Press "Enter" to skip to content

Hawaii Drought During El Niño Winter? Not always

 water "width =" 676 "height =" 381 "class =" size-full wp-image-133603 "/>
<figcaption id= Hawaii Freshwater resources are closely related to rainfall patterns. (Photo credit: DLNR )

El Niño events have long been perceived as a determinant of low rainfall in winter and spring in Hawai'i, creating a six-month drought of the rainy season. However, the connection between winter rains Hawaiʻi and El Niño is not as straightforward as previously thought, according to a recent study by researchers at the University of Hawaiʻi at the School of Ocean and Land of Mānoa Science and Technology ( SOEST ).

Studies over the past decade suggested that there are at least two types of El Niño: the eastern Pacific and the central Pacific, when the warmest pool of water is in the eastern or central portions of the ocean basin, respectively. El Niño events generally begin in summer and last approximately one year.

Atmospheric scientists from UH Mānoa analyzed data on large-scale circulation patterns over the eastern and central Pacific to find that the Hawaiʻi drought is only associated with the eastern Pacific El Niño. In the case of El Niño events in the central Pacific, poor rains in Hawaiʻi occurred only 60% of the time. Therefore, a winter drought is not guaranteed after an El Niño in the central Pacific.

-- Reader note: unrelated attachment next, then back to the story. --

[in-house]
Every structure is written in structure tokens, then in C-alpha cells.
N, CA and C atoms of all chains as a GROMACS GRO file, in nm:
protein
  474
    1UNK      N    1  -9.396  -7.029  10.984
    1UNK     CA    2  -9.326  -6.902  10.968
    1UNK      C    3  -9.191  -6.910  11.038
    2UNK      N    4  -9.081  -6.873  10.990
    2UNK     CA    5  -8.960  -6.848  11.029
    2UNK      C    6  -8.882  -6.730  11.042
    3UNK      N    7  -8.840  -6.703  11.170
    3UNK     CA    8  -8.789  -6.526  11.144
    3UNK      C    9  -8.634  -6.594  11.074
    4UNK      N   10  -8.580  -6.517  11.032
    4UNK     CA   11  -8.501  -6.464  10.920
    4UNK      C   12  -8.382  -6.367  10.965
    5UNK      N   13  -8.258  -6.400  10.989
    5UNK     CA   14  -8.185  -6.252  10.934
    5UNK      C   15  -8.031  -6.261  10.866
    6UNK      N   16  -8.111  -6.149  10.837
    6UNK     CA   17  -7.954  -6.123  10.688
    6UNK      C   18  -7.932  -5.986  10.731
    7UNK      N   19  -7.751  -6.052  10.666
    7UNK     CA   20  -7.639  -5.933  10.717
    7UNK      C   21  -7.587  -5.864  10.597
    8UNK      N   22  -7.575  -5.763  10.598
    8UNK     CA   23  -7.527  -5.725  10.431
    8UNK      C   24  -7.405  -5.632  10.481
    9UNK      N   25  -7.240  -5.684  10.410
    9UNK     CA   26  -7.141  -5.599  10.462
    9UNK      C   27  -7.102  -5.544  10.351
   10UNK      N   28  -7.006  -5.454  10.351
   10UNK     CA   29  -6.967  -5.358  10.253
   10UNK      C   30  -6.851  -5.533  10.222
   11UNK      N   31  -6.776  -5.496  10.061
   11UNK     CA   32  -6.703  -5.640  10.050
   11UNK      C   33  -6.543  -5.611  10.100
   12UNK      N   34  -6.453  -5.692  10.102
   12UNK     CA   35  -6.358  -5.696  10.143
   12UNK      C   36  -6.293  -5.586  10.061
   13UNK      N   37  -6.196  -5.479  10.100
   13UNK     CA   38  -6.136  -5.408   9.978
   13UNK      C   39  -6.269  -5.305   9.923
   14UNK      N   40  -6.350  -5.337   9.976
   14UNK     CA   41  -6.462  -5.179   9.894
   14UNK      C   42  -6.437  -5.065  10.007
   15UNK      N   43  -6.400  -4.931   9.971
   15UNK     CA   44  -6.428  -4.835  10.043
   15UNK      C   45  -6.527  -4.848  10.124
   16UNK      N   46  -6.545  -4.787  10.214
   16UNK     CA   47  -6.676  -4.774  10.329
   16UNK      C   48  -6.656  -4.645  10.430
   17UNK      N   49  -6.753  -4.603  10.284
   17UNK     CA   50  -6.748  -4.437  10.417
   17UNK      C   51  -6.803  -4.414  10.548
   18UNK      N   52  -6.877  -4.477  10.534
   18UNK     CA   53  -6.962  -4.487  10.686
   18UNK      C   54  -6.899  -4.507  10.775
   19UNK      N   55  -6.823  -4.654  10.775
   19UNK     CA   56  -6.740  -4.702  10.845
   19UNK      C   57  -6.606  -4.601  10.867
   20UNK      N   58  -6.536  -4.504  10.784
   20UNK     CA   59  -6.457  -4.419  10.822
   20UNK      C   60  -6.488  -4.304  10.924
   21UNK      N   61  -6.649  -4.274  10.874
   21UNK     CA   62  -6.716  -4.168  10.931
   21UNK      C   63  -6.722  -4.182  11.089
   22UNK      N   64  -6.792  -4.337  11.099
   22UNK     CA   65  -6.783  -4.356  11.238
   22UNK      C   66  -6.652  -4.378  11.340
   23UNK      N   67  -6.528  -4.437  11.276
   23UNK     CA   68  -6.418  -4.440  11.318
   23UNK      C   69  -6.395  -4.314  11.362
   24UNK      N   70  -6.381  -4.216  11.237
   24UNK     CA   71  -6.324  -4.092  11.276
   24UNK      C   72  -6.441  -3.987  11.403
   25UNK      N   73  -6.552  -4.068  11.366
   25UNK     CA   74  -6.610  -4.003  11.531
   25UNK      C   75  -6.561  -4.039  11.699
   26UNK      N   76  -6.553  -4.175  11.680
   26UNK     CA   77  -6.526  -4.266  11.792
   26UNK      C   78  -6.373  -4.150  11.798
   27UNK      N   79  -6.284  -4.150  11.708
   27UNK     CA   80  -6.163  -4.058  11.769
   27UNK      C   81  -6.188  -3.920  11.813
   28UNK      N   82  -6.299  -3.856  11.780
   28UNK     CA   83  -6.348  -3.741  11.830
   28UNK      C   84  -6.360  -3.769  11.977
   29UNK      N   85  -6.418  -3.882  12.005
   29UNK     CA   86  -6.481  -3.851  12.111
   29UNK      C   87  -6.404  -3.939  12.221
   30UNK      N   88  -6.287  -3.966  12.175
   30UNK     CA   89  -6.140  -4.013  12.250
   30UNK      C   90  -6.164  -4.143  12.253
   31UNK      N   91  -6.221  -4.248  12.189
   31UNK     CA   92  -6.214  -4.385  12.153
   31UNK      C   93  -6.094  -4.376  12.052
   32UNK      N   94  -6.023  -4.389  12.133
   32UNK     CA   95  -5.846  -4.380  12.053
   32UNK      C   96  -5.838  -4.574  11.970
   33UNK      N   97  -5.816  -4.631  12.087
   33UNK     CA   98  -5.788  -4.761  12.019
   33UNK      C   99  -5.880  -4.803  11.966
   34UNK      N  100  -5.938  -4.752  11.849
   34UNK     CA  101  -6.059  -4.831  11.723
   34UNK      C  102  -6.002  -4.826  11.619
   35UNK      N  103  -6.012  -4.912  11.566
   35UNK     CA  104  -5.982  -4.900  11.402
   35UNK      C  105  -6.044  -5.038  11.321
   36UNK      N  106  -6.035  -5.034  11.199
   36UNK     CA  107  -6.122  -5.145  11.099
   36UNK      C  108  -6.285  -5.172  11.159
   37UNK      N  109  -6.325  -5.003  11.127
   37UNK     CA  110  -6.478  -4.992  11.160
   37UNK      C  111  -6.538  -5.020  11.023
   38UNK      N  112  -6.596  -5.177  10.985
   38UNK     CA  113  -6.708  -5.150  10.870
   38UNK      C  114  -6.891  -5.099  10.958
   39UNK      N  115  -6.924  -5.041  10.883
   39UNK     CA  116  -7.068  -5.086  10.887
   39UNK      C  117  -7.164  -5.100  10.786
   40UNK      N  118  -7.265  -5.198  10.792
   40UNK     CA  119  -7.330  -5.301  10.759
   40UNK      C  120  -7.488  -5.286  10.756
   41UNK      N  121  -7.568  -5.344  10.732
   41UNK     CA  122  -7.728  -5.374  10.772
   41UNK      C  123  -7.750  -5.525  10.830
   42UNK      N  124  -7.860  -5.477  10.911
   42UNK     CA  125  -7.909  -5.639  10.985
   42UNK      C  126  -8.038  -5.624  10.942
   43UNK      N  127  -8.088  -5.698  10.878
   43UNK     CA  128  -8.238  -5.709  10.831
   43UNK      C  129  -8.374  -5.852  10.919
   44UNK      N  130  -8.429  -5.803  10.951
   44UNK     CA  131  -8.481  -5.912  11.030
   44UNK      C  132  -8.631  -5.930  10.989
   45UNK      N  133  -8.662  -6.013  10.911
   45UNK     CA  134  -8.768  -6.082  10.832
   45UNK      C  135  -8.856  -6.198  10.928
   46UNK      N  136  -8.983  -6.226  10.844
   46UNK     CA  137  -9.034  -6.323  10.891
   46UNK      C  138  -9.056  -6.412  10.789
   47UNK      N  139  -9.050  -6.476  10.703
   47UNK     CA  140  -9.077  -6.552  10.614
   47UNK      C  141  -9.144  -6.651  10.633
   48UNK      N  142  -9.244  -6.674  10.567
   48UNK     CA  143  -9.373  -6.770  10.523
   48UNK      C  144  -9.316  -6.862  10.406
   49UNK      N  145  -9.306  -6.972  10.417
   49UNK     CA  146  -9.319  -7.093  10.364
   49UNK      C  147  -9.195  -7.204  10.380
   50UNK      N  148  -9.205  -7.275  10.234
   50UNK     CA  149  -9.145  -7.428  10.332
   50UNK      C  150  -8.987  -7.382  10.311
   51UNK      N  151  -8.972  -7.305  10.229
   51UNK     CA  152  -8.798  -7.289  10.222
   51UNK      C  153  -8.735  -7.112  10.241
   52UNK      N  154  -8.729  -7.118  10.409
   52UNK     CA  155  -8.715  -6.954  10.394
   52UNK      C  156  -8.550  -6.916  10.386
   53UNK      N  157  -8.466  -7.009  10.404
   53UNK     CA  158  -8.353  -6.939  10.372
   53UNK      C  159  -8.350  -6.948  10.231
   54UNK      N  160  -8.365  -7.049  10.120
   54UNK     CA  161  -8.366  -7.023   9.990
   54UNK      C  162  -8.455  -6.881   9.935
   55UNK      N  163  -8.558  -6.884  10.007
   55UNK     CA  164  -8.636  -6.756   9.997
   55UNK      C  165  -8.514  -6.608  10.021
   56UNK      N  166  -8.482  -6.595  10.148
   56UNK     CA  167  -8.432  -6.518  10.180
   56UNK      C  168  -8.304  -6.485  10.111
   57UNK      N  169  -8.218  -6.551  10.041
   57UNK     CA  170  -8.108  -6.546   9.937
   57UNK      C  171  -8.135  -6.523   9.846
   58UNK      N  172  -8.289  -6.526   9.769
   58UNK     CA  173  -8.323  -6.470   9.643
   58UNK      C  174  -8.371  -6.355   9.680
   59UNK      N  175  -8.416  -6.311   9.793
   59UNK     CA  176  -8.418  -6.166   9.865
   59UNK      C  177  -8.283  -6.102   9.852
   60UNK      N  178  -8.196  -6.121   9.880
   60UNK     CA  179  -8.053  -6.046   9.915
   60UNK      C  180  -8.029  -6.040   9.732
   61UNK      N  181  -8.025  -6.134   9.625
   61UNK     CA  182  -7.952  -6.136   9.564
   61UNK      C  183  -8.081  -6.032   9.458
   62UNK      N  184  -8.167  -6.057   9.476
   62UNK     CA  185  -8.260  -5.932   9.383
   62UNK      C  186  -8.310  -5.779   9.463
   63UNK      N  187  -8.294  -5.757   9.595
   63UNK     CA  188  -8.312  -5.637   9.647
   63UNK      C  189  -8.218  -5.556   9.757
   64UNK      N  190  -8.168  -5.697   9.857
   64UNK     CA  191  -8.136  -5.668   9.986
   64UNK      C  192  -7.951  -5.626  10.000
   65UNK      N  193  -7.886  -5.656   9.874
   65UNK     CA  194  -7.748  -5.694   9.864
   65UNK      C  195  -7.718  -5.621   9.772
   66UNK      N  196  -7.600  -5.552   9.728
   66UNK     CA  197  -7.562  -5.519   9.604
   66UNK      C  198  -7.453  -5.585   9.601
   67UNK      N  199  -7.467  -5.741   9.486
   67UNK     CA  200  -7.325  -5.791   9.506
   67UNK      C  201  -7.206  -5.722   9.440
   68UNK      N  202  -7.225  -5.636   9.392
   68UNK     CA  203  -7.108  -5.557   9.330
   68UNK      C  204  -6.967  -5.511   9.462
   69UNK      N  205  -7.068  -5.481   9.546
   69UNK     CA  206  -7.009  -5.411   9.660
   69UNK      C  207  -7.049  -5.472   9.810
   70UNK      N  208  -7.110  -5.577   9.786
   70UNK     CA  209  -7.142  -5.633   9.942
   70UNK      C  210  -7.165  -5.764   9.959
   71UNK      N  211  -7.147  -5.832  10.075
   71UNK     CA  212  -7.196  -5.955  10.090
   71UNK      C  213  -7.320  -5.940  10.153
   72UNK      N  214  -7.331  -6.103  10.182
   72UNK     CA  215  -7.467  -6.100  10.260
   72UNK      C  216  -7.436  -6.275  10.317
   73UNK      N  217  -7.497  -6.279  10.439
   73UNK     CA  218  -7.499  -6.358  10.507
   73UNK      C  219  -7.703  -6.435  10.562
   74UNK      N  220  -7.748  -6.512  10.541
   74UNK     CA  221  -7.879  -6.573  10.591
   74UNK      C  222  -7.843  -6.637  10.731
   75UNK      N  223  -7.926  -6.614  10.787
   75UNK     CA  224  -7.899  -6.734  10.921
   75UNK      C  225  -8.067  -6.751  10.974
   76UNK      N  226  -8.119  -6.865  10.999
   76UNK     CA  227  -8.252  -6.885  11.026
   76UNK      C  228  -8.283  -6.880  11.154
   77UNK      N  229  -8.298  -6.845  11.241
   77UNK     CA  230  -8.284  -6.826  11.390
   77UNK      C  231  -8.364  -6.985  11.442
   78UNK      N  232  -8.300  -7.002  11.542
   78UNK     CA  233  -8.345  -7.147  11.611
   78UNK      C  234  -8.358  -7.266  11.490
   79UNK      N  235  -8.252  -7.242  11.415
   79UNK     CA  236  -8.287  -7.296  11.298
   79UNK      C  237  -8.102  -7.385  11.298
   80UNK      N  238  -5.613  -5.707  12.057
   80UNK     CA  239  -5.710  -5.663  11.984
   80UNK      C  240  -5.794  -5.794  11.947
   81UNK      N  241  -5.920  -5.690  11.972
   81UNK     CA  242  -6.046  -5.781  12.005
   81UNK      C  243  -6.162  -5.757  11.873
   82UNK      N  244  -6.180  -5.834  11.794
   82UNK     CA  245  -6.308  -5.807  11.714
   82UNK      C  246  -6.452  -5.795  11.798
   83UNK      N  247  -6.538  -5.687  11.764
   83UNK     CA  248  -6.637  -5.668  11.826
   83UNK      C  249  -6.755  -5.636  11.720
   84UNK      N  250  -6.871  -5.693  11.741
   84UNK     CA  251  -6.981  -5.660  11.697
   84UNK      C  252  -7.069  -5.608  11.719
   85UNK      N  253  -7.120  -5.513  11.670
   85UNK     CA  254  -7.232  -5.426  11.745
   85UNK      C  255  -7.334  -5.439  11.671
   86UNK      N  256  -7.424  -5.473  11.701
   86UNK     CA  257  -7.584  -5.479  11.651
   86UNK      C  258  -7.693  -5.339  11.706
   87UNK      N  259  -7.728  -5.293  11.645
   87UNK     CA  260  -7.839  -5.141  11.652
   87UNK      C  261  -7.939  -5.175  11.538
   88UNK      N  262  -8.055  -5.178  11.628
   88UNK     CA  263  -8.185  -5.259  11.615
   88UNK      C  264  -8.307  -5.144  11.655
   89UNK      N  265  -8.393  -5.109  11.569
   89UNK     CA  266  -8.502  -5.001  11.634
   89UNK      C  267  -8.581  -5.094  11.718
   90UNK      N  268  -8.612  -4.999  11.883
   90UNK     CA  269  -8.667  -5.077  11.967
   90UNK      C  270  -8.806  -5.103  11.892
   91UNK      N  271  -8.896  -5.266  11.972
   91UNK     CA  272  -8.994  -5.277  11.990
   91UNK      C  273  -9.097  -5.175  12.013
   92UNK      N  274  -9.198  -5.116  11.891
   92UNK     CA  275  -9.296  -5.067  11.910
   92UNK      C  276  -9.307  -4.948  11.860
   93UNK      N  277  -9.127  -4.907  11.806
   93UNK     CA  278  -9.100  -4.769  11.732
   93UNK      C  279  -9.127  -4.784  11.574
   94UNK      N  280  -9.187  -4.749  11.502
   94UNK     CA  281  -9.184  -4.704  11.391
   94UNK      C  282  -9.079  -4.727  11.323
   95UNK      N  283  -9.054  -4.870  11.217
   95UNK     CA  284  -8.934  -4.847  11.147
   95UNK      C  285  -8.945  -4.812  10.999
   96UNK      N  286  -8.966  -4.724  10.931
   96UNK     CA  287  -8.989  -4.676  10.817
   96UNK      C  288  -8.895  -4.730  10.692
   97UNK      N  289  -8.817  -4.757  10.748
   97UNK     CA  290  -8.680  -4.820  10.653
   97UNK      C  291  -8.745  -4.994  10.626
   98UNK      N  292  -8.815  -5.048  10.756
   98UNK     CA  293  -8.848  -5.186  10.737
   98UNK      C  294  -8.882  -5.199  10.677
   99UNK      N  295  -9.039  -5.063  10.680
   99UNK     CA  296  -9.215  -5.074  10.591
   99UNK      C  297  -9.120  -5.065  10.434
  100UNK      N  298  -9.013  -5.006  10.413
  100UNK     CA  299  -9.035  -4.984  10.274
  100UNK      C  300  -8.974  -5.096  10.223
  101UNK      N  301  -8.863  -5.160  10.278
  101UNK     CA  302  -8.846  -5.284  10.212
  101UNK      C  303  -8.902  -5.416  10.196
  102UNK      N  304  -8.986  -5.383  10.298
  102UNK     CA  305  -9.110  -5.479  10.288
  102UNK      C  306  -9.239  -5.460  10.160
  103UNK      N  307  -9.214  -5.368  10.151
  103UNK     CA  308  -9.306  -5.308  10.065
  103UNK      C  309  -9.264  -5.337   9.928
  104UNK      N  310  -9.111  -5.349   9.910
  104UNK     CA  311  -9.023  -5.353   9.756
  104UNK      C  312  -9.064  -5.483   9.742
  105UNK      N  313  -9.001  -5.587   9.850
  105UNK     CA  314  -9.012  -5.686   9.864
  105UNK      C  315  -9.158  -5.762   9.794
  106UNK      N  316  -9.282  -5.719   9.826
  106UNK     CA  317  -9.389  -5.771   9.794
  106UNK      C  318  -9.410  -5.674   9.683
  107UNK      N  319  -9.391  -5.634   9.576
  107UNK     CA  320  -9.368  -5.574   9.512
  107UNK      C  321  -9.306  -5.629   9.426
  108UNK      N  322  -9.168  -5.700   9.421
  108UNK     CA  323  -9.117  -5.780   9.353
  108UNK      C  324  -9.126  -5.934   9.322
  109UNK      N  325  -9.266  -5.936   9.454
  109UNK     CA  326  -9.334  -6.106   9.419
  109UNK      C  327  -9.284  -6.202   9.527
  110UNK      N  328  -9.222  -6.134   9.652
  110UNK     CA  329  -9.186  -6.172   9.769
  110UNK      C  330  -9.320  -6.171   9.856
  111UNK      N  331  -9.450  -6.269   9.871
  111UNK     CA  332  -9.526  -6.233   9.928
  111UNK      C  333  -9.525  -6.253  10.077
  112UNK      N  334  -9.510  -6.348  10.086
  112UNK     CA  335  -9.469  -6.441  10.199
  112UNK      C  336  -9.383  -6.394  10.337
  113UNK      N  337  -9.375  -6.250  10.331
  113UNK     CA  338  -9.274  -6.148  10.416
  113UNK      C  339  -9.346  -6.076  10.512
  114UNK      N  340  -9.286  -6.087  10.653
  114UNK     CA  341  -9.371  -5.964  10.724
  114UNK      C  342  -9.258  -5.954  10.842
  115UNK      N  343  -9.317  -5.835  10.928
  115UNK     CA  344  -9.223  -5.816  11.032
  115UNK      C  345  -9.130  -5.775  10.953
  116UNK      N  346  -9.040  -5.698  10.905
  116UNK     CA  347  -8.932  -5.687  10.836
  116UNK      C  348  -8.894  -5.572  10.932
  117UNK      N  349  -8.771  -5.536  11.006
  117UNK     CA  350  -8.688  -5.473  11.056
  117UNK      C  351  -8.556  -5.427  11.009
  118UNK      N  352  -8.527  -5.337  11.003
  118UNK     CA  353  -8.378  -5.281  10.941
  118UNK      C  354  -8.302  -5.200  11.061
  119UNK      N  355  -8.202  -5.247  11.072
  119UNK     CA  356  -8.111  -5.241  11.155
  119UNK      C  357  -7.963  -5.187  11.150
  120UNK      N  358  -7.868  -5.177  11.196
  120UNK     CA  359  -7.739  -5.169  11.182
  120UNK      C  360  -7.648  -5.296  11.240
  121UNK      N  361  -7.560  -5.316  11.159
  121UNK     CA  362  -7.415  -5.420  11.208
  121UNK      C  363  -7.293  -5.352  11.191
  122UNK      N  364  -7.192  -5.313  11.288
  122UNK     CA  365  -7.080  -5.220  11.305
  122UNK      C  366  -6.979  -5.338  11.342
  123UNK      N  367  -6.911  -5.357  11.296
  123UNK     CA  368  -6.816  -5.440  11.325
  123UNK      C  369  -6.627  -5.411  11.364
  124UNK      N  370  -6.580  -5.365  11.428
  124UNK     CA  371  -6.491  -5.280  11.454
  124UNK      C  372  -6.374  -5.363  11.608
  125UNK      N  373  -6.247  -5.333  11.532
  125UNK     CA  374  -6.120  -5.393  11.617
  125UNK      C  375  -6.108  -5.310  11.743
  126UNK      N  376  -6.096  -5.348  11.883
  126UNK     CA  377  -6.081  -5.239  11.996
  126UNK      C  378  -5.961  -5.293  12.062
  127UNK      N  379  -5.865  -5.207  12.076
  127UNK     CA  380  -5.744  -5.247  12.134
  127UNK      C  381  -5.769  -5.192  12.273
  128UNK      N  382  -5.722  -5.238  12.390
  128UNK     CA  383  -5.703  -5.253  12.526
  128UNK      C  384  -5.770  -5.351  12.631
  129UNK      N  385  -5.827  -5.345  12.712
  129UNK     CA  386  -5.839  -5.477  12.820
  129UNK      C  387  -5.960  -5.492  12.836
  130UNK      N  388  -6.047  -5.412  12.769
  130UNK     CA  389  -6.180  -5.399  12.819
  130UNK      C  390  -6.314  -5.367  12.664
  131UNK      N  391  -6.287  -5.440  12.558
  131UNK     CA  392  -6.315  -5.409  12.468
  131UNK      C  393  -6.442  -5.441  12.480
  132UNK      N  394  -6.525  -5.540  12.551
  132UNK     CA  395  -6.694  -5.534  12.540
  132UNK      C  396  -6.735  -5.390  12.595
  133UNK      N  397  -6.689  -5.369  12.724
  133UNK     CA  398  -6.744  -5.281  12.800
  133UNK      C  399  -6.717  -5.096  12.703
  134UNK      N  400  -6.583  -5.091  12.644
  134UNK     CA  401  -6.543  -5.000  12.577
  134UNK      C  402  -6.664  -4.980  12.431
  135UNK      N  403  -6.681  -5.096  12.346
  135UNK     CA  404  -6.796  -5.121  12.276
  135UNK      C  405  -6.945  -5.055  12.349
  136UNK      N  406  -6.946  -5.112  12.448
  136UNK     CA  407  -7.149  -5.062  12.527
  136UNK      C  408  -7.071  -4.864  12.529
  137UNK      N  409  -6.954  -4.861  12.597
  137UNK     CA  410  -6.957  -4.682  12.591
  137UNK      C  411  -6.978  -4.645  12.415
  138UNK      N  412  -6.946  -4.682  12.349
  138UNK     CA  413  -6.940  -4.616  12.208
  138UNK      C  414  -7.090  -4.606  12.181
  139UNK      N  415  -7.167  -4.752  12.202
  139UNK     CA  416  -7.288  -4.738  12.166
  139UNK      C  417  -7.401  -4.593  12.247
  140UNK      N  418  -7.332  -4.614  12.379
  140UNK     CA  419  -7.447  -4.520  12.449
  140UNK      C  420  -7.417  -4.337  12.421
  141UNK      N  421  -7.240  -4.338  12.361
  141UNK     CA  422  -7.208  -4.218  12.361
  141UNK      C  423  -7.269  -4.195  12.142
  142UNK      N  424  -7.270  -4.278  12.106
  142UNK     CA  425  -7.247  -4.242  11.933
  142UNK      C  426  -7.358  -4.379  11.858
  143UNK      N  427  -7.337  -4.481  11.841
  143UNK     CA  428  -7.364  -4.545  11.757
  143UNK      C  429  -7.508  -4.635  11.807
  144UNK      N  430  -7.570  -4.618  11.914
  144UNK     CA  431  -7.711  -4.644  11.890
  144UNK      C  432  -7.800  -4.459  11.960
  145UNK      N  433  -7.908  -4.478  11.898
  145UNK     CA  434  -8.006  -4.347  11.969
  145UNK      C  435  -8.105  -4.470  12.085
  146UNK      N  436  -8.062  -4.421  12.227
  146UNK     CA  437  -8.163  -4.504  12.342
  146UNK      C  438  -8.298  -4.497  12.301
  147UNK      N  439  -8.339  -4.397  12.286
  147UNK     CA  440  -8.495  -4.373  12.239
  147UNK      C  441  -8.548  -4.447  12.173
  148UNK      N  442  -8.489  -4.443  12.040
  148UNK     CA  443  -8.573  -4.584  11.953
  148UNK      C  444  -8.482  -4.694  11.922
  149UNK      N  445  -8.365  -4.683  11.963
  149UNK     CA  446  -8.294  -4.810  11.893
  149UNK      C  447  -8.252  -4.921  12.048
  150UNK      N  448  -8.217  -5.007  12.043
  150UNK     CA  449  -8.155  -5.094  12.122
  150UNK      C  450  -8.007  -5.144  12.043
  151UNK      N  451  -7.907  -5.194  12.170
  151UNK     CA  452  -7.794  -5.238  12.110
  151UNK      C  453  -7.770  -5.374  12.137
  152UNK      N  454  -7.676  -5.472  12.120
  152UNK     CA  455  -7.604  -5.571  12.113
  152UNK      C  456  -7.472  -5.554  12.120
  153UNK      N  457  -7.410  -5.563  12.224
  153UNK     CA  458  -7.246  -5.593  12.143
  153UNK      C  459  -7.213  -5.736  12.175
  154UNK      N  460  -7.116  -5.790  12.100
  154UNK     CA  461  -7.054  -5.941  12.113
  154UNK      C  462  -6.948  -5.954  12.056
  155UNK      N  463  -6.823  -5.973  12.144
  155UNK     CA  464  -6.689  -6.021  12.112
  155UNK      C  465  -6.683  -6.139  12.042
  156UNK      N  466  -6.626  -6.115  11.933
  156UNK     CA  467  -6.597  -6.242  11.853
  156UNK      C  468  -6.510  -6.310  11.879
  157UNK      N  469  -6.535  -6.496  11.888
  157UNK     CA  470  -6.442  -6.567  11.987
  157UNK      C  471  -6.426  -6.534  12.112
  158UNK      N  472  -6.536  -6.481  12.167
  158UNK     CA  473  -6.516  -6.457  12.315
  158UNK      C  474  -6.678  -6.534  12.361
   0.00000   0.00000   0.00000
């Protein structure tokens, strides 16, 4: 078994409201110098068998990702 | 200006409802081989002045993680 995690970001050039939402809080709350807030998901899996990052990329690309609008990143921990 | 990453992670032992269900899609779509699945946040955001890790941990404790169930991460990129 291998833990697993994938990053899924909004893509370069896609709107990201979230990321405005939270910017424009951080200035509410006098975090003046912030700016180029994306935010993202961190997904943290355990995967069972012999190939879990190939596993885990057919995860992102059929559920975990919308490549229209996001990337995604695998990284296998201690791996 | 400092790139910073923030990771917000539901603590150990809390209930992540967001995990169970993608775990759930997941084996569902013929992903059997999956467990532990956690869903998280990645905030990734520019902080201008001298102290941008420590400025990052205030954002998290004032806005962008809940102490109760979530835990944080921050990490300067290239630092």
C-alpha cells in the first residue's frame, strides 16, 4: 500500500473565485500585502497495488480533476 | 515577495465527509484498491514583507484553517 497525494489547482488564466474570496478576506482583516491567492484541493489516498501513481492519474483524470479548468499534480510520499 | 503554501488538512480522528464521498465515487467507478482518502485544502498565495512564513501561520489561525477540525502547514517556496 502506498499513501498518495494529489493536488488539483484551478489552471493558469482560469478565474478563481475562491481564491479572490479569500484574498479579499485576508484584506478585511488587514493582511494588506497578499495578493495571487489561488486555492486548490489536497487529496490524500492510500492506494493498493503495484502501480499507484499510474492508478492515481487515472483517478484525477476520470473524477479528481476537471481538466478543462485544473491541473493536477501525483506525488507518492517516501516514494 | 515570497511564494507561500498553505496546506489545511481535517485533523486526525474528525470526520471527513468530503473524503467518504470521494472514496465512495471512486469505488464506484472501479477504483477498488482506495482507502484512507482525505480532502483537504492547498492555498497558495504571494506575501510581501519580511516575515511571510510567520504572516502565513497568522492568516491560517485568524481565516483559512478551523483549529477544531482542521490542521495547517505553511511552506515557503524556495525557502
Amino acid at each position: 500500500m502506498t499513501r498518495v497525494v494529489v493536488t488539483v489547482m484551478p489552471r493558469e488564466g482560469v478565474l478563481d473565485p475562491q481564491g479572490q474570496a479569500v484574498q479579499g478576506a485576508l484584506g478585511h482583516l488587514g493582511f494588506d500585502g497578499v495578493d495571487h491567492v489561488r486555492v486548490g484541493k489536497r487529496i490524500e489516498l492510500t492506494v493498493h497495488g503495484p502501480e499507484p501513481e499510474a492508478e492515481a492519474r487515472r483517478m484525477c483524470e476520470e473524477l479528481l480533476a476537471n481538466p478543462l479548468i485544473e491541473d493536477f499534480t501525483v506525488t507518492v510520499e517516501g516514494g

people who work outside of "width =" 300 "height =" 169 "class =" size-medium wp-image-133602 "/>
<figcaption id= Hawaiʻi agriculture depends on the abundant rains in the region. (Photo credit: Corey Rothwell)

Critical to water resources planning and management

Differences in how El Niño from the central and eastern Pacific affect rainfall can be essential for proper planning and management of water resources.

“This new result is a boon to many agencies in Hawaiʻi, eg, the Water Supply Board, Hawaiʻi Department of Lands and Natural Resources, and Hawaiʻi Department of Agriculture, ”said Pao-Shin Chu professor SOEST state climatologist Hawaiʻi and study co-author. "Beyond these agencies, ranchers, flower growers and other stakeholders who are concerned about the relationship between El Niño and the water supply in Hawai'i can also benefit from the new findings."

Since El Niño is a recurring phenomenon, knowing the type of El Niño that occurs will allow researchers and resource managers to more easily assess and prepare for Hawaii's regional winter climate.

For more information, see the SOEST website .

–By Marcie Grabowski

Source link

Be First to Comment

    Leave a Reply

    Your email address will not be published. Required fields are marked *